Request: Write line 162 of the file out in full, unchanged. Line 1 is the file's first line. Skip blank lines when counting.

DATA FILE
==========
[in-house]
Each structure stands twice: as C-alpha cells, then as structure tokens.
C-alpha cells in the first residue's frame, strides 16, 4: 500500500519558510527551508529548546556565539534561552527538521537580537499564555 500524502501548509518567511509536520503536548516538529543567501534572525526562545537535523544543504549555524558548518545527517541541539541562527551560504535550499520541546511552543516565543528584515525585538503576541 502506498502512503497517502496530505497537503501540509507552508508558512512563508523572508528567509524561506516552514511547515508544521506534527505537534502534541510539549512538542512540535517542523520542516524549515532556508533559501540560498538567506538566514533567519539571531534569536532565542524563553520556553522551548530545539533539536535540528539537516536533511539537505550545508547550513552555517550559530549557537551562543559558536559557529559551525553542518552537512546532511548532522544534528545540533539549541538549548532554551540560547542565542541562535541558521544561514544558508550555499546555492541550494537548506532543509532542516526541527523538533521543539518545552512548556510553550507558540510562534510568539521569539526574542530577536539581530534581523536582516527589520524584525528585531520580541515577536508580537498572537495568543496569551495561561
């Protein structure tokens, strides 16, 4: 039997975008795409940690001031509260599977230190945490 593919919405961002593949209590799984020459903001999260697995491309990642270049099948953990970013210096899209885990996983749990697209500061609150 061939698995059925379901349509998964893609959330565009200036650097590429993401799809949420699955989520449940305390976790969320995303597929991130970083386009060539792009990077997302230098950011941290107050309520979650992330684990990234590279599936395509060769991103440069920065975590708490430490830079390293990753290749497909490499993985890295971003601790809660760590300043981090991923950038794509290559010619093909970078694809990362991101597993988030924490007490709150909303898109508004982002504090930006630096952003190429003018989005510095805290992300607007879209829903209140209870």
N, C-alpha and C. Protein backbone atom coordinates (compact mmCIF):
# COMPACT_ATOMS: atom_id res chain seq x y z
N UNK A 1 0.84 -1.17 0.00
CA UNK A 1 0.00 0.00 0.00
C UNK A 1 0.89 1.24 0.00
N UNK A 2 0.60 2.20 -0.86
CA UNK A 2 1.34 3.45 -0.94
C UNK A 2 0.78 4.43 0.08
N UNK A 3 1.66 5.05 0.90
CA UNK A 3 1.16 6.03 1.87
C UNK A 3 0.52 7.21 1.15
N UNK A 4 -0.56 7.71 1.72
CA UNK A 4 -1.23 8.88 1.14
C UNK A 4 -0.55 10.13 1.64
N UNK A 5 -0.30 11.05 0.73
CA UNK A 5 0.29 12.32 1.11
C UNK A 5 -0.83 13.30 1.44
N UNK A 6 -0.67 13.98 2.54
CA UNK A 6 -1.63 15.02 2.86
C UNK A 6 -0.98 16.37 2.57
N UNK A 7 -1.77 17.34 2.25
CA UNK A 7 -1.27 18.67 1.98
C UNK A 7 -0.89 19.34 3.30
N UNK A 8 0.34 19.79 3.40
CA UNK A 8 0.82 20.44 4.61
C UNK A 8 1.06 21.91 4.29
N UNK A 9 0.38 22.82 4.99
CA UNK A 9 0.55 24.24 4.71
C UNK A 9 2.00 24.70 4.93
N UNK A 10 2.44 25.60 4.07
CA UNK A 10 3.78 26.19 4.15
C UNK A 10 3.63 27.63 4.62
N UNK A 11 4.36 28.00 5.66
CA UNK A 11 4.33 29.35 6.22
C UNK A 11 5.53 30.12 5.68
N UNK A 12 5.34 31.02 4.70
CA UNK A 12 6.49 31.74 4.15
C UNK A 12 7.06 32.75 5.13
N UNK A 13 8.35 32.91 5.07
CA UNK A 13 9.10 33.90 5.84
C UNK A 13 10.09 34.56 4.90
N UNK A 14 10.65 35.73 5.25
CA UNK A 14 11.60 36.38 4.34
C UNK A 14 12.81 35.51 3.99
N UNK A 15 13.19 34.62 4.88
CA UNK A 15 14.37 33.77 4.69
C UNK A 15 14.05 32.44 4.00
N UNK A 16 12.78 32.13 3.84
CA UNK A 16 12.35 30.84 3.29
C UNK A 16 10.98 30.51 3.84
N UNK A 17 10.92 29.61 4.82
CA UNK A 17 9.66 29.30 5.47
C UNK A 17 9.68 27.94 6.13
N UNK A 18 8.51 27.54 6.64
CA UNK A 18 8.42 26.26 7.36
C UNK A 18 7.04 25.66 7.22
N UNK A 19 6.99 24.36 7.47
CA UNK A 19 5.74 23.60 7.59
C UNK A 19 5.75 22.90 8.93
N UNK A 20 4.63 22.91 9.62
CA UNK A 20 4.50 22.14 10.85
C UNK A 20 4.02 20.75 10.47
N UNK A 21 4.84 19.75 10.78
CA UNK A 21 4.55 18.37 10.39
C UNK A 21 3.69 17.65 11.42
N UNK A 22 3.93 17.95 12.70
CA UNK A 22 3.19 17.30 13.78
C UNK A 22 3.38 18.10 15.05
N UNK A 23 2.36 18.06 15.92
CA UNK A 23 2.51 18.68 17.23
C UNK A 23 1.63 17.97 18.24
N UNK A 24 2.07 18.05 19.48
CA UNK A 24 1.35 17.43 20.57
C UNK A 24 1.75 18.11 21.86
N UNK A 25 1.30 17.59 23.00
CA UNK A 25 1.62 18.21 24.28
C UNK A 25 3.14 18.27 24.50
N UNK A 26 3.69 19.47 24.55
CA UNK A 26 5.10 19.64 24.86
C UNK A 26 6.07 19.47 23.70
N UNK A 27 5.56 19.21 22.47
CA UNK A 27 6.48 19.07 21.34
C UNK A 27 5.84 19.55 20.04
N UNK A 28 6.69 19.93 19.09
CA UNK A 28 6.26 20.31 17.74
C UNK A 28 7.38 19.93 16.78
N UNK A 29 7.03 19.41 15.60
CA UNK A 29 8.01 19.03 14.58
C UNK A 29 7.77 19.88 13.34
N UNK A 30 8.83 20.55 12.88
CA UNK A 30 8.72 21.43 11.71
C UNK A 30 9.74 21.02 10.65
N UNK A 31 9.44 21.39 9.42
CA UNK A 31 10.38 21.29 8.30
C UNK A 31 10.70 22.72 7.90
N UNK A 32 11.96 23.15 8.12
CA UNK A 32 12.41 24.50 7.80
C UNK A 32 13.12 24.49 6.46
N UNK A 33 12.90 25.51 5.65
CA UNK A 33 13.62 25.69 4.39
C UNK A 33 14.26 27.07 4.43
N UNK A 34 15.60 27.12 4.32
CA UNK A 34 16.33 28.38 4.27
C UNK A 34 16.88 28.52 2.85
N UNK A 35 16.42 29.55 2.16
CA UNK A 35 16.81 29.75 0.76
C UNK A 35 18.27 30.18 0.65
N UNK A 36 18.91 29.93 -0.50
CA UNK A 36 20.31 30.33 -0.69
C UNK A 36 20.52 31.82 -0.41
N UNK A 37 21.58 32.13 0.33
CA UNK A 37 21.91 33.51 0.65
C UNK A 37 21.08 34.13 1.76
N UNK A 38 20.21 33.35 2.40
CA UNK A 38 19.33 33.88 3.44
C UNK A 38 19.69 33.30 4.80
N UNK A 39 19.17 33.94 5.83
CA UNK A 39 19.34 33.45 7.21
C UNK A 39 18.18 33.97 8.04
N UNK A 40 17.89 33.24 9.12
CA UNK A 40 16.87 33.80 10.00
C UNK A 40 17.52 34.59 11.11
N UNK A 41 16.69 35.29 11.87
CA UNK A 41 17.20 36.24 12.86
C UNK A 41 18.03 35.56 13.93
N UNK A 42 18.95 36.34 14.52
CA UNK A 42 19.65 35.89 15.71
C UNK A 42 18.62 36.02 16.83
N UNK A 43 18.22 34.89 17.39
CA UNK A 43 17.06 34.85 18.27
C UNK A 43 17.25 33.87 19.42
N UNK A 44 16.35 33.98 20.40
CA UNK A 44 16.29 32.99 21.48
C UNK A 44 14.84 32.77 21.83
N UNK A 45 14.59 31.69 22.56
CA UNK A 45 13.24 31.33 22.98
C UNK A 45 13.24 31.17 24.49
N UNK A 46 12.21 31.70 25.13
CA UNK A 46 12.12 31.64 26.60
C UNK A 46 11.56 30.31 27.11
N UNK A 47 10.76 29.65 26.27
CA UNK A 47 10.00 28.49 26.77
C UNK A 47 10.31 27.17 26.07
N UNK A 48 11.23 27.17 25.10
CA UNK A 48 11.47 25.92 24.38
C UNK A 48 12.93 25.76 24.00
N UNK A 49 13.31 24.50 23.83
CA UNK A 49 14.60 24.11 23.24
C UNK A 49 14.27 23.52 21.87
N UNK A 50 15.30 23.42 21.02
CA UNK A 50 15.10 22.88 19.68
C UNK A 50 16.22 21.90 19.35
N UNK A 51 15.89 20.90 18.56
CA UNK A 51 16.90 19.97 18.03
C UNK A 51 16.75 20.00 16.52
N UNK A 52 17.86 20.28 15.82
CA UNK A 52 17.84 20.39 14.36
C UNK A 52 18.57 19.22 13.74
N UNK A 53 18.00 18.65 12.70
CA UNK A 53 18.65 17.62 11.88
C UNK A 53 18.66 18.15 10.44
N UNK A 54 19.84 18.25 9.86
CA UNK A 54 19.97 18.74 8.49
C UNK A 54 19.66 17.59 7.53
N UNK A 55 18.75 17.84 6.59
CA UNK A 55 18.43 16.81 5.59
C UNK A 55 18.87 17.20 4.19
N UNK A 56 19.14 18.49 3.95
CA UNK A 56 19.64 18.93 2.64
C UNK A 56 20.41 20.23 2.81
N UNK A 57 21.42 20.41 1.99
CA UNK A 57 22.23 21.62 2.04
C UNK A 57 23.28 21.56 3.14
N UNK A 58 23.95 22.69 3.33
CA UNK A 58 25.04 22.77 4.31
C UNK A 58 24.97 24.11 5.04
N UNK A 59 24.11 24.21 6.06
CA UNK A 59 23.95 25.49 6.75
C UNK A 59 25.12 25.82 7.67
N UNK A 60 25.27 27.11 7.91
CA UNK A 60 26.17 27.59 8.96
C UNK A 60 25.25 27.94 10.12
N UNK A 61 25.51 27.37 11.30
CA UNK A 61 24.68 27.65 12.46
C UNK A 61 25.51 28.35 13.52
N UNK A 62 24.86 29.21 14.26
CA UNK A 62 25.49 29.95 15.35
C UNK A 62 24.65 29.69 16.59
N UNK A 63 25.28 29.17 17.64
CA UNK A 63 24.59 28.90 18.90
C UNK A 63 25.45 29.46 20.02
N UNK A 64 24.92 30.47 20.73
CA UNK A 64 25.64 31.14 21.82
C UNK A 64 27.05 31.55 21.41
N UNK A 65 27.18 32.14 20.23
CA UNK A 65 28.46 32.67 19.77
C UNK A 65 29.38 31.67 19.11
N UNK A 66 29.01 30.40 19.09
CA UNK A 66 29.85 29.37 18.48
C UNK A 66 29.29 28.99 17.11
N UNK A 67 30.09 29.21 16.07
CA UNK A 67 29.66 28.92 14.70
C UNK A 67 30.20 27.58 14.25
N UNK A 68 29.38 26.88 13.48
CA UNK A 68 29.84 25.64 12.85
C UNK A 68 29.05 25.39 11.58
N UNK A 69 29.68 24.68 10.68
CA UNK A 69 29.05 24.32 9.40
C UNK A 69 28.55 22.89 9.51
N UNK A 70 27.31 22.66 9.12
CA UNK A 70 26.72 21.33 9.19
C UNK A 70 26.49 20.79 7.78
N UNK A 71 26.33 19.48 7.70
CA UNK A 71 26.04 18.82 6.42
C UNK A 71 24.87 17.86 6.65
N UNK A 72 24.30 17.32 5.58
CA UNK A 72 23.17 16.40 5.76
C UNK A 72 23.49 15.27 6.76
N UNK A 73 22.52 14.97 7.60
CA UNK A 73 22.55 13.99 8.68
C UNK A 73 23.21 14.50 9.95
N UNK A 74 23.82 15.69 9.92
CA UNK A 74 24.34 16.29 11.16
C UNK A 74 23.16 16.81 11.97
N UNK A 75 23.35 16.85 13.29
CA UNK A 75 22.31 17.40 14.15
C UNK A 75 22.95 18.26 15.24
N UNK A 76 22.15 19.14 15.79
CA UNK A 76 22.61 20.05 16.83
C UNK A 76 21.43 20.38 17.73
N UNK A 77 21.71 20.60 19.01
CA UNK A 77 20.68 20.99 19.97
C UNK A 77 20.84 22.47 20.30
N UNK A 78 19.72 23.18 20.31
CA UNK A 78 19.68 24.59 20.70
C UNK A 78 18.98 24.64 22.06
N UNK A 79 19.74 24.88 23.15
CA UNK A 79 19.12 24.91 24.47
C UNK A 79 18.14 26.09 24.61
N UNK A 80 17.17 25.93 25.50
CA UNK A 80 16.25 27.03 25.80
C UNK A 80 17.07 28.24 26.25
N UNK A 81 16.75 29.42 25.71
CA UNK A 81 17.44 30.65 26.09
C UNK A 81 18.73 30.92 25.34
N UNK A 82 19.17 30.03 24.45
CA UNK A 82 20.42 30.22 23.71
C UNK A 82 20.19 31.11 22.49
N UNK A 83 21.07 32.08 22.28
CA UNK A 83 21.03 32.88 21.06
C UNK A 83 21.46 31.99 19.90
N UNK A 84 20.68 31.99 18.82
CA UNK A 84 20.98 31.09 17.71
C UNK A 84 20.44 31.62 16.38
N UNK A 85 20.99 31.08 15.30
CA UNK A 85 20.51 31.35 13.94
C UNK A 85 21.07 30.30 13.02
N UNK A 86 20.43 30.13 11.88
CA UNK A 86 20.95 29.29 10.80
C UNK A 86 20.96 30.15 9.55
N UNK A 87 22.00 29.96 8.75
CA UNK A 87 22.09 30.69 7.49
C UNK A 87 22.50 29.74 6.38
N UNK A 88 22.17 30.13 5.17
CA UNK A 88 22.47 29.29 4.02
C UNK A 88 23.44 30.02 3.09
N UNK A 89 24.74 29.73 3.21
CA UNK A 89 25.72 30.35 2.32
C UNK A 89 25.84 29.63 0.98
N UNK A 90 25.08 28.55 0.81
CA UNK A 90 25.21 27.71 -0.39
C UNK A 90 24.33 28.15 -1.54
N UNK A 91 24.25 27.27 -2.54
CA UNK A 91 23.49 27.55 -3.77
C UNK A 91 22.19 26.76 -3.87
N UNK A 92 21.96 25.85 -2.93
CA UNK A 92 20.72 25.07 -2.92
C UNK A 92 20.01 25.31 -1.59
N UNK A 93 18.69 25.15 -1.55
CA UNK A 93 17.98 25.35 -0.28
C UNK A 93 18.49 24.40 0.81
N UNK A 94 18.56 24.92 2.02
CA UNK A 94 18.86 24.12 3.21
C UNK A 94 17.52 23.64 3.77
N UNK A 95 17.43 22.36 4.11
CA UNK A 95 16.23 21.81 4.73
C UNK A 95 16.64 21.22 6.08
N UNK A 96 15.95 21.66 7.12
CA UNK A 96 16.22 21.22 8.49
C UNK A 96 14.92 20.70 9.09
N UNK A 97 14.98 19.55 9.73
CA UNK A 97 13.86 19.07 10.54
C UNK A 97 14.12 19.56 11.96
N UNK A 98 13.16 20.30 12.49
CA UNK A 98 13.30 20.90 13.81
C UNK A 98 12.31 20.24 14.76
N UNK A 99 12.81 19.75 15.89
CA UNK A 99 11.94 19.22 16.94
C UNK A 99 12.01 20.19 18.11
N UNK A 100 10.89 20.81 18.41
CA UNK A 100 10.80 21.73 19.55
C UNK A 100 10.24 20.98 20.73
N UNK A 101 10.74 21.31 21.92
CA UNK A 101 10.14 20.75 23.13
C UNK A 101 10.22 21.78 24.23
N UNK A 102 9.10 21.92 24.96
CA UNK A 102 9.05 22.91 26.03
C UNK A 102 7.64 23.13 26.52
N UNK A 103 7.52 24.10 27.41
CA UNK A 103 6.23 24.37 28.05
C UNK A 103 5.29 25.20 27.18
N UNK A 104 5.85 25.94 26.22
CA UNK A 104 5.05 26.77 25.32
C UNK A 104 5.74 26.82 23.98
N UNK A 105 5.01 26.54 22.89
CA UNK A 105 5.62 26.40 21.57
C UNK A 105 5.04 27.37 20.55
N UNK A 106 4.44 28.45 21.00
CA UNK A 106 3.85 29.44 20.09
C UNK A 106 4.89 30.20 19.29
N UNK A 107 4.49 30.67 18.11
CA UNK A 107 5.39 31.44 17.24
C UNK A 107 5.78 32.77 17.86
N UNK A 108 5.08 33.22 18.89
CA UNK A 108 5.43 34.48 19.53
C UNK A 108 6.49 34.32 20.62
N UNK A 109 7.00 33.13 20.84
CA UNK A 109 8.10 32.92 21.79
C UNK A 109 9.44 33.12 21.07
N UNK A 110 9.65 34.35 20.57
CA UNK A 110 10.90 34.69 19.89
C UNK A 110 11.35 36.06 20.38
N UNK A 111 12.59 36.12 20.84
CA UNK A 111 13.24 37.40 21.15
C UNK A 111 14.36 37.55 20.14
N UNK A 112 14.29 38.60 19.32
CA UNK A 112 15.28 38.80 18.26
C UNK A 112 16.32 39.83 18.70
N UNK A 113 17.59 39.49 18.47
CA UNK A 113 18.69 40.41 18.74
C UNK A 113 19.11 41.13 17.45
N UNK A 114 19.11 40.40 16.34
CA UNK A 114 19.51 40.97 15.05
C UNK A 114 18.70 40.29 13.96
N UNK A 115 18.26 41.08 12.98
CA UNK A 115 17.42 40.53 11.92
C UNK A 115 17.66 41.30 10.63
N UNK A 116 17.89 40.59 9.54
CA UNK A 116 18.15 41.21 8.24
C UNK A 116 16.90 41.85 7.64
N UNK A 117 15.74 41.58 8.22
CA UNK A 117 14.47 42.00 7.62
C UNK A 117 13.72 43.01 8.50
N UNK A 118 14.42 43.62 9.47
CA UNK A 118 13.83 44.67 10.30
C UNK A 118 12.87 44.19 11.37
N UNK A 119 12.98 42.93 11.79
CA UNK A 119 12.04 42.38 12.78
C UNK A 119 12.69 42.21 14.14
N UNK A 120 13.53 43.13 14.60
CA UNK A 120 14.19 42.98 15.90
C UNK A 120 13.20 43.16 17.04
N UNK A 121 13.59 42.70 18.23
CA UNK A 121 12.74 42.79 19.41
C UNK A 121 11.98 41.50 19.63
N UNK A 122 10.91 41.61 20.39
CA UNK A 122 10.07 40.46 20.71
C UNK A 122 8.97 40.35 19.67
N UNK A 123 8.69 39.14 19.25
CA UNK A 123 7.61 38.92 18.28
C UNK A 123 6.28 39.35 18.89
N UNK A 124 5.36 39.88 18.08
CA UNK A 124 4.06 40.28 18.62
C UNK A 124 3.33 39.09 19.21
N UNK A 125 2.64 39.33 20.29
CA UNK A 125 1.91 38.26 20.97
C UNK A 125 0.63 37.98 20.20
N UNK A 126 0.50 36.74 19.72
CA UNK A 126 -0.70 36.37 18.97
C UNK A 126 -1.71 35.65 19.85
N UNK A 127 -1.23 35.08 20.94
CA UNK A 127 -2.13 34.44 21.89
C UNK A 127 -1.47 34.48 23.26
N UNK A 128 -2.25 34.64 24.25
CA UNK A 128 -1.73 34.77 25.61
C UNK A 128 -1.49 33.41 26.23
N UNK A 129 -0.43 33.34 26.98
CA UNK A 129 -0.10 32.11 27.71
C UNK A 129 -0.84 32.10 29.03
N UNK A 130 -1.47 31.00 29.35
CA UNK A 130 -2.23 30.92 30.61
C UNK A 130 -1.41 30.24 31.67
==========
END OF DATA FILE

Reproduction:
C UNK A 52 18.57 19.22 13.74